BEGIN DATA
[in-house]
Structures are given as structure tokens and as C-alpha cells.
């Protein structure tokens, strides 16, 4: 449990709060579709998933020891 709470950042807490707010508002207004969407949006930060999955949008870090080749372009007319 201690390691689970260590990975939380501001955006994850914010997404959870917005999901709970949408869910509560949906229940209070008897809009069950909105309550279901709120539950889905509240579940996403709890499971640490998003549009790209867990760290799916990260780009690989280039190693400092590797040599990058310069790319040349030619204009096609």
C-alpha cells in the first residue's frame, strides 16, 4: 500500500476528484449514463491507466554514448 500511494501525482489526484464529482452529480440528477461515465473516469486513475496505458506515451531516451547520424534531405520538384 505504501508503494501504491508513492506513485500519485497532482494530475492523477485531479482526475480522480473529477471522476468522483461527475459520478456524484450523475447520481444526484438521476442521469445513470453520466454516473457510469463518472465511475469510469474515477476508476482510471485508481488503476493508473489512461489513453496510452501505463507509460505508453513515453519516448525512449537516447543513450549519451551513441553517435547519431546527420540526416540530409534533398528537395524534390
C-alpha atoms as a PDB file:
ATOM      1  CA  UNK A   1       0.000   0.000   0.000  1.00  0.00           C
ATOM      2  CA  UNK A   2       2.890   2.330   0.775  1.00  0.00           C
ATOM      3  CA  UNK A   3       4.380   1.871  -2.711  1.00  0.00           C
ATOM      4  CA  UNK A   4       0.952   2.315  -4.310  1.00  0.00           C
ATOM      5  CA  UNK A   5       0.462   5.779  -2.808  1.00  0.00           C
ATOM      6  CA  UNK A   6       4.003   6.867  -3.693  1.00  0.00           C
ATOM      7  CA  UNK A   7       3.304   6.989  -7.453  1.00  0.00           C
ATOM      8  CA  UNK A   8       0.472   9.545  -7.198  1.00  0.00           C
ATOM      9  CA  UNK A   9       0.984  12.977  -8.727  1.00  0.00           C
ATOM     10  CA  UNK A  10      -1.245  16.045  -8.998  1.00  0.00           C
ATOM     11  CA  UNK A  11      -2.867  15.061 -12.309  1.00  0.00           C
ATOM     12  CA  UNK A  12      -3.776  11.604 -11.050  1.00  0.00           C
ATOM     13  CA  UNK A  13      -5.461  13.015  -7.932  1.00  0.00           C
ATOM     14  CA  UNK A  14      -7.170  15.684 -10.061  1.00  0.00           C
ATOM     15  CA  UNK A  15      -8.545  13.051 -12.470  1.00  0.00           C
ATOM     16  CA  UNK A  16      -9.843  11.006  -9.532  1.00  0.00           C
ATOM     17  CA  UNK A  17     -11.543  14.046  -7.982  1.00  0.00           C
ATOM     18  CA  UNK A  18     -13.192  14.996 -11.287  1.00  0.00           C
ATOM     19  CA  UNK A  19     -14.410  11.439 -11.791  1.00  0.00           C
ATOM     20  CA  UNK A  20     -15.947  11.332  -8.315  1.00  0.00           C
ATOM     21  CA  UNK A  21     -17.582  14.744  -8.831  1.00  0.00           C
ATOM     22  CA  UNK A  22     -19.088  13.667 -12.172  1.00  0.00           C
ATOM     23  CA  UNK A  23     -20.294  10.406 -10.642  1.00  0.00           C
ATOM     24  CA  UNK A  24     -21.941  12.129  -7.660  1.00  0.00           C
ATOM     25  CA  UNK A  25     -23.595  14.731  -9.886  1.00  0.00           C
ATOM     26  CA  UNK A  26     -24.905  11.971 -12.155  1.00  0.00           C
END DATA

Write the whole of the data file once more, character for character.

[in-house]
Structures are given as structure tokens and as C-alpha cells.
């Protein structure tokens, strides 16, 4: 449990709060579709998933020891 709470950042807490707010508002207004969407949006930060999955949008870090080749372009007319 201690390691689970260590990975939380501001955006994850914010997404959870917005999901709970949408869910509560949906229940209070008897809009069950909105309550279901709120539950889905509240579940996403709890499971640490998003549009790209867990760290799916990260780009690989280039190693400092590797040599990058310069790319040349030619204009096609």
C-alpha cells in the first residue's frame, strides 16, 4: 500500500476528484449514463491507466554514448 500511494501525482489526484464529482452529480440528477461515465473516469486513475496505458506515451531516451547520424534531405520538384 505504501508503494501504491508513492506513485500519485497532482494530475492523477485531479482526475480522480473529477471522476468522483461527475459520478456524484450523475447520481444526484438521476442521469445513470453520466454516473457510469463518472465511475469510469474515477476508476482510471485508481488503476493508473489512461489513453496510452501505463507509460505508453513515453519516448525512449537516447543513450549519451551513441553517435547519431546527420540526416540530409534533398528537395524534390
C-alpha atoms as a PDB file:
ATOM      1  CA  UNK A   1       0.000   0.000   0.000  1.00  0.00           C
ATOM      2  CA  UNK A   2       2.890   2.330   0.775  1.00  0.00           C
ATOM      3  CA  UNK A   3       4.380   1.871  -2.711  1.00  0.00           C
ATOM      4  CA  UNK A   4       0.952   2.315  -4.310  1.00  0.00           C
ATOM      5  CA  UNK A   5       0.462   5.779  -2.808  1.00  0.00           C
ATOM      6  CA  UNK A   6       4.003   6.867  -3.693  1.00  0.00           C
ATOM      7  CA  UNK A   7       3.304   6.989  -7.453  1.00  0.00           C
ATOM      8  CA  UNK A   8       0.472   9.545  -7.198  1.00  0.00           C
ATOM      9  CA  UNK A   9       0.984  12.977  -8.727  1.00  0.00           C
ATOM     10  CA  UNK A  10      -1.245  16.045  -8.998  1.00  0.00           C
ATOM     11  CA  UNK A  11      -2.867  15.061 -12.309  1.00  0.00           C
ATOM     12  CA  UNK A  12      -3.776  11.604 -11.050  1.00  0.00           C
ATOM     13  CA  UNK A  13      -5.461  13.015  -7.932  1.00  0.00           C
ATOM     14  CA  UNK A  14      -7.170  15.684 -10.061  1.00  0.00           C
ATOM     15  CA  UNK A  15      -8.545  13.051 -12.470  1.00  0.00           C
ATOM     16  CA  UNK A  16      -9.843  11.006  -9.532  1.00  0.00           C
ATOM     17  CA  UNK A  17     -11.543  14.046  -7.982  1.00  0.00           C
ATOM     18  CA  UNK A  18     -13.192  14.996 -11.287  1.00  0.00           C
ATOM     19  CA  UNK A  19     -14.410  11.439 -11.791  1.00  0.00           C
ATOM     20  CA  UNK A  20     -15.947  11.332  -8.315  1.00  0.00           C
ATOM     21  CA  UNK A  21     -17.582  14.744  -8.831  1.00  0.00           C
ATOM     22  CA  UNK A  22     -19.088  13.667 -12.172  1.00  0.00           C
ATOM     23  CA  UNK A  23     -20.294  10.406 -10.642  1.00  0.00           C
ATOM     24  CA  UNK A  24     -21.941  12.129  -7.660  1.00  0.00           C
ATOM     25  CA  UNK A  25     -23.595  14.731  -9.886  1.00  0.00           C
ATOM     26  CA  UNK A  26     -24.905  11.971 -12.155  1.00  0.00           C